Also Denmark has ambitions what comes to voyages along the North East passage, or the Northern Sea Route, as it is called in Russia. In 2010, Nordic Bulk Carriers took a cargo of 41,000t of iron ore with the ice class 1A bulk carrier MV Nordic Barents, from Kirkenes in Norway to Xingang in China, making the trip between September 4 and 27. Despite the fact that this was not the first ever commercial transit through the Northern Sea Route, as claimed by the company (a lot of Russian ships and at least two Finnish tankers have done it years ago, in addition to Adolf Erik Nordenskiöld, a Finnish-Swedish geologist, who made the trip on Ms Vega back in 1878, without commercial cargo onboard though), the shortcut through the Arctic reduced the trip by 18 days and saved more than 450 tons of fuel, for the company. The trip was, according to Pedersen, commercially a success.

There are no current plans for more immediate such sailings, but future possible sailings would be done in close cooperation with Russian authorities. "Nuclear powered icebreaker assistance is still needed in summer time for such an operation," says Pedersen. He obviously refers to ships of the type of MV Nordic Barents. Pedersen points out some obstacles. "The water depth in the Dimitry Laptev Strait is 6.7m, restricting ship size to 20,000dwt. The Sannikov Strait has a water depth of 13m, a little deeper but still not allowing ships of more than 50,000dwt, "so we will not see super tankers and VLCC's there in the near future." He points out the challenge of retaining speed which requires icebreaker assistance. This is not always available. The insurance costs are high and there are many more obstacles, which he does not define. "For the time being icebreaker assistance is offered below cost," Pedersen thinks. "In the long run they would not offer this service below cost, but the problem is also how to calculate cost for a 15 years old nuclear powered icebreaker."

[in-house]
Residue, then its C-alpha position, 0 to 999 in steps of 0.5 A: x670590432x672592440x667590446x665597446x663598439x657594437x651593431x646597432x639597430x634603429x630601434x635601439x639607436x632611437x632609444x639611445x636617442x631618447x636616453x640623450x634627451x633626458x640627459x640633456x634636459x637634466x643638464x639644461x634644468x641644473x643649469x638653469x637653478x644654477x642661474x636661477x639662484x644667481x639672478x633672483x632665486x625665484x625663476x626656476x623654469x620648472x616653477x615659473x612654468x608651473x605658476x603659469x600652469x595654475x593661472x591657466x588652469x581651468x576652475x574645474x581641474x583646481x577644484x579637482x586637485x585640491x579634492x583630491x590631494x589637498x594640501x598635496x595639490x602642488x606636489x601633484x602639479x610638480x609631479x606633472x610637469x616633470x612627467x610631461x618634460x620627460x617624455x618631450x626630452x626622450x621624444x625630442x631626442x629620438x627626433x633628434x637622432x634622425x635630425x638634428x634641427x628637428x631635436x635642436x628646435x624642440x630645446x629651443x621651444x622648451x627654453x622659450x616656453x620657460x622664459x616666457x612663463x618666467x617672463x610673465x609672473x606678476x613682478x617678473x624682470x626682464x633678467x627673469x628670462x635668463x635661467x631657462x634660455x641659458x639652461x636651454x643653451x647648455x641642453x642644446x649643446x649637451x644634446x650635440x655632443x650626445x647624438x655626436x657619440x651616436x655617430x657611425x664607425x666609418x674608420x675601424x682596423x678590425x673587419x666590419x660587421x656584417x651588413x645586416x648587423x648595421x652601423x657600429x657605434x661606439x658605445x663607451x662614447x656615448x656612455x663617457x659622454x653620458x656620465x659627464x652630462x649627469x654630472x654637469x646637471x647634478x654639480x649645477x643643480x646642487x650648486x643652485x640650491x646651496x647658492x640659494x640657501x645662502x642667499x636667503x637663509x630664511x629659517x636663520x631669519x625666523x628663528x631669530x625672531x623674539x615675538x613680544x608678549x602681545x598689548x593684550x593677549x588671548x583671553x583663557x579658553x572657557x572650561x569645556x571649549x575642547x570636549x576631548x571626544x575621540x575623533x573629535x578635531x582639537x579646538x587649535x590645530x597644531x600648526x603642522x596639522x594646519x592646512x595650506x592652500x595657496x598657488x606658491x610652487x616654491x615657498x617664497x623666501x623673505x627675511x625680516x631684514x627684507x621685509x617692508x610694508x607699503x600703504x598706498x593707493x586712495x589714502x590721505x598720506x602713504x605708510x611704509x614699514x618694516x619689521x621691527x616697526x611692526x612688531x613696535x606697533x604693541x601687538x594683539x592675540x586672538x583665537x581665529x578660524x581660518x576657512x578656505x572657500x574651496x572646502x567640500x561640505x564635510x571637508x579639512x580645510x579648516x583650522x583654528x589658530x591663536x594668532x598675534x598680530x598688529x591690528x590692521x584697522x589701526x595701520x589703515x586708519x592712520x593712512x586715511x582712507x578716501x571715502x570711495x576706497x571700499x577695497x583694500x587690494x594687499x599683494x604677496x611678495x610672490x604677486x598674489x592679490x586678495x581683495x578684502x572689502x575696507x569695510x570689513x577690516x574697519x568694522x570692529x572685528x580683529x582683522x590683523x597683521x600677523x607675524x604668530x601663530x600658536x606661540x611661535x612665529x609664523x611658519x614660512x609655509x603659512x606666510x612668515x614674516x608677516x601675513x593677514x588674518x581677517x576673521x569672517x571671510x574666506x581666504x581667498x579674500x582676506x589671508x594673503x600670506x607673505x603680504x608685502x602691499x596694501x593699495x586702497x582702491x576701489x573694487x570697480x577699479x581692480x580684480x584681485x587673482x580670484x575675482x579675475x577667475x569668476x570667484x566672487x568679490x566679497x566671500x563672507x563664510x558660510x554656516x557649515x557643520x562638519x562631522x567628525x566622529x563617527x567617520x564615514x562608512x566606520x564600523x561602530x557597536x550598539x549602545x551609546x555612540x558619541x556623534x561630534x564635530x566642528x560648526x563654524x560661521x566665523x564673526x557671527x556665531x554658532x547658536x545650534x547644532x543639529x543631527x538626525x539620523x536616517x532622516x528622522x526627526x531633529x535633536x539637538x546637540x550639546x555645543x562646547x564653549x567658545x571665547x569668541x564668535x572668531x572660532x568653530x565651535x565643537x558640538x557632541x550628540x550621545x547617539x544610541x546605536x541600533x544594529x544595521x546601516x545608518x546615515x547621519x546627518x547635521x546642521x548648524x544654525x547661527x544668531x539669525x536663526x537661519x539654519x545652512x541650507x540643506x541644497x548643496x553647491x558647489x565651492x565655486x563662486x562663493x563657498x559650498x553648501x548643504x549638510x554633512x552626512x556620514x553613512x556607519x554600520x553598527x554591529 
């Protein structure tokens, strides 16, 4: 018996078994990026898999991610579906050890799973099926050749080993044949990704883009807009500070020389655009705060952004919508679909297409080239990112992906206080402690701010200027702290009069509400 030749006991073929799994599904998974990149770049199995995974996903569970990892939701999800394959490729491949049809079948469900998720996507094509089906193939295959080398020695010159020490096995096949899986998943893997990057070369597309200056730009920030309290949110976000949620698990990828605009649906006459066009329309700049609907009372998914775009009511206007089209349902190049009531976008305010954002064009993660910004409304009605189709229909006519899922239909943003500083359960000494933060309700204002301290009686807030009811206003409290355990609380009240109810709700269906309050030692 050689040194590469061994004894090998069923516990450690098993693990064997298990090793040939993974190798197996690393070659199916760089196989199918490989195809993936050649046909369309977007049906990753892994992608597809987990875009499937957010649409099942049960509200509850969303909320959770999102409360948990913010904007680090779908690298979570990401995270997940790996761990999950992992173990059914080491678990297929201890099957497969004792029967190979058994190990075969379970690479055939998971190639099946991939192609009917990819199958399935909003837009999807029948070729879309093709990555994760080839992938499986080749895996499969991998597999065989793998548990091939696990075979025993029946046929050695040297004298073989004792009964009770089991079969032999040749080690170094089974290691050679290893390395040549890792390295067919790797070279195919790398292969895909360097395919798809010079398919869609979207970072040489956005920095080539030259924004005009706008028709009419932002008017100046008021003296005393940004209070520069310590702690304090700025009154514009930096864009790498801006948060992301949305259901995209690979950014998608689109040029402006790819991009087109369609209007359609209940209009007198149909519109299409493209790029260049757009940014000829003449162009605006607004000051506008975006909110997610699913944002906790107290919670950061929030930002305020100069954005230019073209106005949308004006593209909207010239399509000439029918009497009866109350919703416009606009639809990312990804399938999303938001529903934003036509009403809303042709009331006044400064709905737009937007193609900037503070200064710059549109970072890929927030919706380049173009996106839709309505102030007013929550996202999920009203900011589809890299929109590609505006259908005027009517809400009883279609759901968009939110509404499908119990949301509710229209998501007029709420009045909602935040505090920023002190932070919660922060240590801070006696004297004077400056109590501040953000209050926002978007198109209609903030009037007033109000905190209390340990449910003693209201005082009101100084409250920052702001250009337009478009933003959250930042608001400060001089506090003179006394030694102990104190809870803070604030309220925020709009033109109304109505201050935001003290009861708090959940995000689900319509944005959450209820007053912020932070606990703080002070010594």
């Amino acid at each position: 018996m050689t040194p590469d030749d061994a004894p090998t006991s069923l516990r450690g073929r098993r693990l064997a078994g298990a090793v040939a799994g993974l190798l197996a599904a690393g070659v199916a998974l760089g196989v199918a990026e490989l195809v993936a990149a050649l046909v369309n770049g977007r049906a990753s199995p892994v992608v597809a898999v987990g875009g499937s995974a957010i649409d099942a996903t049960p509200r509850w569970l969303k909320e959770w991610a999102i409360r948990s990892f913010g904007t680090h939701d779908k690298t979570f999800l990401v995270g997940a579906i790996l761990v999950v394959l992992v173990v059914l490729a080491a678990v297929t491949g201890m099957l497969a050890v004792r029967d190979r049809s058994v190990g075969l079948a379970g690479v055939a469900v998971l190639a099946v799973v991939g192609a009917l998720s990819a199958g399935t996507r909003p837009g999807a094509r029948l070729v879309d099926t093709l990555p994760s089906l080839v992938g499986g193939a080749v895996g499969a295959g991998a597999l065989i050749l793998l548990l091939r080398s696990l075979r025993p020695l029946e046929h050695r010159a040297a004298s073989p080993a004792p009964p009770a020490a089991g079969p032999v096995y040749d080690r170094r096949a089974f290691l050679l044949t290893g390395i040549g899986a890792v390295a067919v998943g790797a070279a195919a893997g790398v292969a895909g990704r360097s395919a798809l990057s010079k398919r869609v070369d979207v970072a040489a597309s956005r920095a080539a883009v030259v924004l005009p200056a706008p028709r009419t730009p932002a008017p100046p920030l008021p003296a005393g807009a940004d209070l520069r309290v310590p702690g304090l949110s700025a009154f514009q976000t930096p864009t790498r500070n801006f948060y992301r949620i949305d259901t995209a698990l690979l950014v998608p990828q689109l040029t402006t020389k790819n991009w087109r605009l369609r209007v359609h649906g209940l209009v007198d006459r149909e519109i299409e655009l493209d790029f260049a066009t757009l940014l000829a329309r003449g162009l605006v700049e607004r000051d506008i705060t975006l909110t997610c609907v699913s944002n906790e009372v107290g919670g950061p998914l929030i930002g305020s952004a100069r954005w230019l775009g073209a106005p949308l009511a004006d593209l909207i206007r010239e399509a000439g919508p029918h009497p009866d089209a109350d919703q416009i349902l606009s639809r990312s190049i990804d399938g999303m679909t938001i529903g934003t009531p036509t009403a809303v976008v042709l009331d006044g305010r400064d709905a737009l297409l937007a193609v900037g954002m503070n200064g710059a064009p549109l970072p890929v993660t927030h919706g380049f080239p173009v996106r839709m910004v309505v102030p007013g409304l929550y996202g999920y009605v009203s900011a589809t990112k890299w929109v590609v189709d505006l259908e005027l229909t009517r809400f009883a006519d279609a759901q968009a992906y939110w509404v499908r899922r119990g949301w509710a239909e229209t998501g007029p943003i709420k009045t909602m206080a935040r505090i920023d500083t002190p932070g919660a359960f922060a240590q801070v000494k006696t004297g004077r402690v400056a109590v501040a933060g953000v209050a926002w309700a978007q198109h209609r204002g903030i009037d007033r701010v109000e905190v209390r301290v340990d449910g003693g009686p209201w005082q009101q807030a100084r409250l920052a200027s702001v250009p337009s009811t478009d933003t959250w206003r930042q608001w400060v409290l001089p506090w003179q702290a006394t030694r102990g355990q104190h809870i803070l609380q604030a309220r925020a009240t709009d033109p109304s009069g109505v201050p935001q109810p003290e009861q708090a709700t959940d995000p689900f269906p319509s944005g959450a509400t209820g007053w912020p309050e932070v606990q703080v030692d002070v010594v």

The distance from Rotterdam to Yokohama becomes 34% shorter by going through the Northern Sea Route, but is just 9% shorter between Rotterdam and Hong Kong, and 23% longer between Rotterdam and Singapore. Pedersen points out that you would very seldom see a containership trading between Rotterdam and Yokohama with say 10,000 containers. The vessel would be trading on its way, in the Mediterranean Sea, in the Suez, Red Sea, India and the Far East before arriving in Yokohama, with perhaps 400-500 containers, making the northern route not a realistic alternative. "You will not see the Arctic as a Maritime Highway in the near future, at least for a decade and probably also the next. The day we do not have any ice up there it may change," Pedersen concludes.

When looking at the Arctic Trade, with ships going in and out of the Arctic, Pedersen believes this will be of a much higher volume. "If you look at the 90 billion barrels of oil, the estimated undiscovered conventional oil of the Arctic, when the production in the North Sea peaked in 1999, we were producing 2 billion barrels a year in all of the North Sea. It is really our future energy supply which could come from this area." He also point out that when you are to develop the Arctic oil and gas resources and the mining industry, a lot of labour, supplies etc. is needed. This calls for an increasing number of ships of all kinds to supply Arctic areas. "Just when you look at Greenland, if you want to develop one third of the licenses existing today in Greenland, you have to take 15,000 people to Greenland, at the same time as the total local population is 15,000 to 18,000 people. "This would mean a huge market, also for Danish shipowners."

Source: Danish Maritime Authority